PART I – Environment, Sustainability and Organizations: Who Should Step Up?

Over the next six weeks, Reflect & Learn will publish a three-blog series on integrating environment and sustainability in organizational practices and culture. We look forward to reading your comments!

By Mélissa Rodrigue

A special thanks to Dr. Charles Lusthaus for his thoughts and insights.

When I joined the Reflect & Learn team a little over a year ago, I had very limited knowledge of organizational assessment and change. Though I still consider myself very new to the field, being part of the team has pushed me to think about organizations in a new way, to question and study how organizations react and adapt (or attempt to maintain the status quo) based on internal and external realities.

My personal research over the last few years has revolved mainly around environment and international treaty law, so it seemed only normal that my first inclination was to look at organizations through the lens of environment and sustainability.

While research into the root causes of environmental concerns has increased over recent ponsulakdecades, perhaps the most pressing question is now: Who is going to do something about it?   

Reports like “The Business Case for the Green Economy: Sustainable Return on Investment” (UNEP, 2012) place the onus on private sector organizations to change their practices and create a green economy. The report’s main argument is certainly logical: because supply chains are intrinsically linked on a global scale, natural disasters in one area of the globe have direct and immediate repercussions on multiple other regions.

By making the move toward sustainable practices, private sector organizations can set sector standards (sharing the cost of better practices with other stakeholders), drive policy change, and increase prosperity over the long term. Protecting biodiversity helps ensure continued access to the natural resources used to create products, as well as respond to consumer demand for improved environmental practices.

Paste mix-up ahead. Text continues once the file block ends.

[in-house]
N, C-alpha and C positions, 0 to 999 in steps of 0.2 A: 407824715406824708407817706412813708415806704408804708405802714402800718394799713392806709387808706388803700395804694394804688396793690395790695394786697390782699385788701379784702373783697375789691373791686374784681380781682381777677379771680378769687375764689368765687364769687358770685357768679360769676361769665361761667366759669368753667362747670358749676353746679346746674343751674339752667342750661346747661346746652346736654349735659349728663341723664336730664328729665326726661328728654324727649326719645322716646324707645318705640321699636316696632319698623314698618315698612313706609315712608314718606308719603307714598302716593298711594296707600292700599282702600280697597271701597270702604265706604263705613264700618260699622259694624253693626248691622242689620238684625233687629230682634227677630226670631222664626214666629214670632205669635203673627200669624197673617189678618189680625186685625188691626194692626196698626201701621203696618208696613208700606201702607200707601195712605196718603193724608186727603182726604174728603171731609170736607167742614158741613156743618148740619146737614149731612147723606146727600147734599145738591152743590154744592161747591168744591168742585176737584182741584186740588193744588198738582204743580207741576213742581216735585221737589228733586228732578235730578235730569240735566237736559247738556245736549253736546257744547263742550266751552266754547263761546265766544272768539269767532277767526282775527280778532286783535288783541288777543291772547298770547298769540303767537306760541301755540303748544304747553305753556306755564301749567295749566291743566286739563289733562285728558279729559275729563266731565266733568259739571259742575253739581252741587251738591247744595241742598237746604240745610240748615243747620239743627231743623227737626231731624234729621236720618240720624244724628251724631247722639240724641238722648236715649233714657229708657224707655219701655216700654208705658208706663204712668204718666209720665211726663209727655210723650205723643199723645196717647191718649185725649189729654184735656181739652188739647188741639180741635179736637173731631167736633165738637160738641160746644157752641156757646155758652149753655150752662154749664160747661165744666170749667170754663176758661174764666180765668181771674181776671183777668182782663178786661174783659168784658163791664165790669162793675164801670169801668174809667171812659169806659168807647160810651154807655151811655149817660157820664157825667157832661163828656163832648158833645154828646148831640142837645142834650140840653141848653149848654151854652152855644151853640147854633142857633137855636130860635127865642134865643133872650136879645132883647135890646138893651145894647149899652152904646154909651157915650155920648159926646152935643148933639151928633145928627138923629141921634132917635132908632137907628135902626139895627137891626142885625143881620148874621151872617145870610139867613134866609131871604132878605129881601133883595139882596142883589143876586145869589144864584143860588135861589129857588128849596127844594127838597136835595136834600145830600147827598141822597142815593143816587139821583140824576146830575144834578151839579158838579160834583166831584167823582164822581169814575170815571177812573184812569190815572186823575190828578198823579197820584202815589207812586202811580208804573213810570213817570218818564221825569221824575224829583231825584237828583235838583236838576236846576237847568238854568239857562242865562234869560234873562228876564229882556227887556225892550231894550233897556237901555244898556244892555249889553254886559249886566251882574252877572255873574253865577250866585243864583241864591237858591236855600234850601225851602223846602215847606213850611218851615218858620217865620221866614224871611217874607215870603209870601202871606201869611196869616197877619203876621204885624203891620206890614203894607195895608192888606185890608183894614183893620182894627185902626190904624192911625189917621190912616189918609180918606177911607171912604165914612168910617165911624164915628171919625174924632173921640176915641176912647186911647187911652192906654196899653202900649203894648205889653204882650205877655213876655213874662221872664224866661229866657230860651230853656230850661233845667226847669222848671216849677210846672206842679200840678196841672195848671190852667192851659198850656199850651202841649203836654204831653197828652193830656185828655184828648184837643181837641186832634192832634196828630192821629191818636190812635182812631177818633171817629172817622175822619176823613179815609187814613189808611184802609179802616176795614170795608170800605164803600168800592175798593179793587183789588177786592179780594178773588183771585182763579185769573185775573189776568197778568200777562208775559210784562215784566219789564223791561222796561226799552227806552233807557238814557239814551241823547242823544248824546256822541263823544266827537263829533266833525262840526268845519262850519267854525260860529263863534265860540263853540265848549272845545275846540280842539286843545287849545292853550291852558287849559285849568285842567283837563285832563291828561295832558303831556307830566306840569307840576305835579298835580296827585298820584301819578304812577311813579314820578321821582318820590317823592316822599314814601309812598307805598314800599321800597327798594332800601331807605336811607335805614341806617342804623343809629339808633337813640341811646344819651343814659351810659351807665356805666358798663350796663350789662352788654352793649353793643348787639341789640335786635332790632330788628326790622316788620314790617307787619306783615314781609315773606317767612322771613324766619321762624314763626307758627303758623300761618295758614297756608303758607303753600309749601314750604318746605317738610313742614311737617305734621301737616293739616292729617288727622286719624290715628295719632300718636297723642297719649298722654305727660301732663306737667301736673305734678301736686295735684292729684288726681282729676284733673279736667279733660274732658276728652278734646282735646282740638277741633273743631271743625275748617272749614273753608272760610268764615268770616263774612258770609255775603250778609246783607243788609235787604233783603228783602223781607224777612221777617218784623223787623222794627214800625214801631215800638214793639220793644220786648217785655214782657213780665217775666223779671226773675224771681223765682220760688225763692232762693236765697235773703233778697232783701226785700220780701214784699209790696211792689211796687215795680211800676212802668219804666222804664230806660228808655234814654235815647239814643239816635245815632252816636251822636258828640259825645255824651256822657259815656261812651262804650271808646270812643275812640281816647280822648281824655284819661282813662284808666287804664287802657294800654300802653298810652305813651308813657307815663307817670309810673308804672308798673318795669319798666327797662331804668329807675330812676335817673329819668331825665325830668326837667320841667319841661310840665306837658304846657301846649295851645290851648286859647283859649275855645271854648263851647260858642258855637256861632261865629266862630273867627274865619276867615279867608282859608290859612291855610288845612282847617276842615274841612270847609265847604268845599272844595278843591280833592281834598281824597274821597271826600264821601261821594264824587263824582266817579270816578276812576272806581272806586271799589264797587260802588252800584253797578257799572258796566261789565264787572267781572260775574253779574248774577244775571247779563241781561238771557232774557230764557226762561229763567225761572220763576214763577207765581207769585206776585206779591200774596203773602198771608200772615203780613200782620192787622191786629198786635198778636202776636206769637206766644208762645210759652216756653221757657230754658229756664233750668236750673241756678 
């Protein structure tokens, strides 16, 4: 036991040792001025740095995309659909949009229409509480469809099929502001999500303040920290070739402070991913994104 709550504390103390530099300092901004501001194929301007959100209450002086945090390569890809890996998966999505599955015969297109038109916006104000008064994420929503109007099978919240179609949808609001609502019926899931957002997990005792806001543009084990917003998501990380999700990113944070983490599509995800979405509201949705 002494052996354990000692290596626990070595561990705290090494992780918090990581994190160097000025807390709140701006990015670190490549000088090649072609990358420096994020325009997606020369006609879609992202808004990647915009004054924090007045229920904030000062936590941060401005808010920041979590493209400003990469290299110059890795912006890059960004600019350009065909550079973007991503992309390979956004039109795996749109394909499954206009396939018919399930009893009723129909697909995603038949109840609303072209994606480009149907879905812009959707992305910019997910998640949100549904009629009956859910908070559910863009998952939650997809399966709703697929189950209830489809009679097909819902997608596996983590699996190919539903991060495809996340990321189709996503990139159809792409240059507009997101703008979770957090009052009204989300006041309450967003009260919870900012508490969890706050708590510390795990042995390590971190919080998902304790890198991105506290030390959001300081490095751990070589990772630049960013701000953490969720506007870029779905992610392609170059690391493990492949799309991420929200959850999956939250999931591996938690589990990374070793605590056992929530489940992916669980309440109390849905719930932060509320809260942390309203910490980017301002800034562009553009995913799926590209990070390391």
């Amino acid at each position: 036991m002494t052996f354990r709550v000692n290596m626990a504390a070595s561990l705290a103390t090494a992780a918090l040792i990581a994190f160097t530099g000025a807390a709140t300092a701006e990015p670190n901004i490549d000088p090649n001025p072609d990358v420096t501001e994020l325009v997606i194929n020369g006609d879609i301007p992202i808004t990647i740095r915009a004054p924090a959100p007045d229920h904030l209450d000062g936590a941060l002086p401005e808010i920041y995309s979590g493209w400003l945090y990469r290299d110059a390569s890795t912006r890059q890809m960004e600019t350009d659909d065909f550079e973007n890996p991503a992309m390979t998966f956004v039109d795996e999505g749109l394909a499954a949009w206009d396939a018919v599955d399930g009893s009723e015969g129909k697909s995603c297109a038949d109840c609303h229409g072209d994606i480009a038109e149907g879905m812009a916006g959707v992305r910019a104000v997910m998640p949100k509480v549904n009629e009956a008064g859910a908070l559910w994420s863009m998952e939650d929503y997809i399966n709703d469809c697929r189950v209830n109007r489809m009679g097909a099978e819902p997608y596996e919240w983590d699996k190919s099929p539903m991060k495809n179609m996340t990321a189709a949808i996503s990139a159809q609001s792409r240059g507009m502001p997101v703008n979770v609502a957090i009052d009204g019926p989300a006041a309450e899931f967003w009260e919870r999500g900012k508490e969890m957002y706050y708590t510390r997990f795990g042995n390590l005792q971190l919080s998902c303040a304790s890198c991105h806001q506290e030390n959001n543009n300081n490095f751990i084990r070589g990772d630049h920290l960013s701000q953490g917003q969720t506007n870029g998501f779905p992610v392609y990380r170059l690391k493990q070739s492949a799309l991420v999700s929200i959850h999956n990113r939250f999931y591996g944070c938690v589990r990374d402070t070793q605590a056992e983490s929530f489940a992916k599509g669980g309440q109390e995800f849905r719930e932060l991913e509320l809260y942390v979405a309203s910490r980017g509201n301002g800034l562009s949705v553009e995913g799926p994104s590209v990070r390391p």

Though some organizations have demonstrated increased consideration for environment and biodiversity conservation in their business model (e.g. PUMA and Unilever), many are hesitant to take the leap. The UNEP report blames the short-term vision that characterizes the private sector, markets and governments, as well as a lack of understanding of the linkages between business practices/sustainability and human rights.

ponsulak2Another report published a few years earlier by Deloitte, “Sustainability in business today: A cross-industry view” (2010), does note an understanding of those linkages among the companies surveyed, but instead indicates a lack of action on their part in response to environmental issues. Many executives claim they require more information about the relevance of sustainability for their companies before making significant investments in that area (Deloitte, 2010, p. 6). This hesitation points to the importance of tailoring sustainability to different sectors, so as to encourage companies to take the steps and actions required (Deloitte, 2010, p. 7). When one considers that “[g]lobal revenues for companies involved in the renewable energy markets are projected to rise to more than US$ 300 billion annually by 2020,” it becomes clear that the competitive advantage gained from enhanced environmental practices is definitely not negligible (UNEP, 2012, p. 3).

Bottom line, the question is not whether employees are encouraged to recycle paper or drink ponsulak3from reusable water bottles. The fundamental concern lies in whether or not organizations – the usual suspects like mining or oil companies, yes, but also all private sector organizations, NGOs and Foundations – are taking the time to study and understand their environmental footprint (e.g. their use of paper, the pollution they produce), and making the necessary adjustments to ensure sustainability over the longer term, based on their sector and specific practices.

Organizations spend a lot of time discussing financing considerations and efficiency, but a lot less time on assessing their environmental imprint. But assessing organizational practices in order to support a more sustainable world is critical today – what is your organization doing?

The next blog in this series will explore how some organizations and thought leaders have proposed integrating environment and sustainability in organizational accounting practices and strategy.


Deloitte Consulting LLP. (2010). “Sustainability in business today: A cross-industry view,” 20 p.

United Nations Environment Programme. (2012). “The Business Case for the Green Economy: Sustainable Return on Investment,” 42 p.

Images courtesy of, ponsulak and smarnad.

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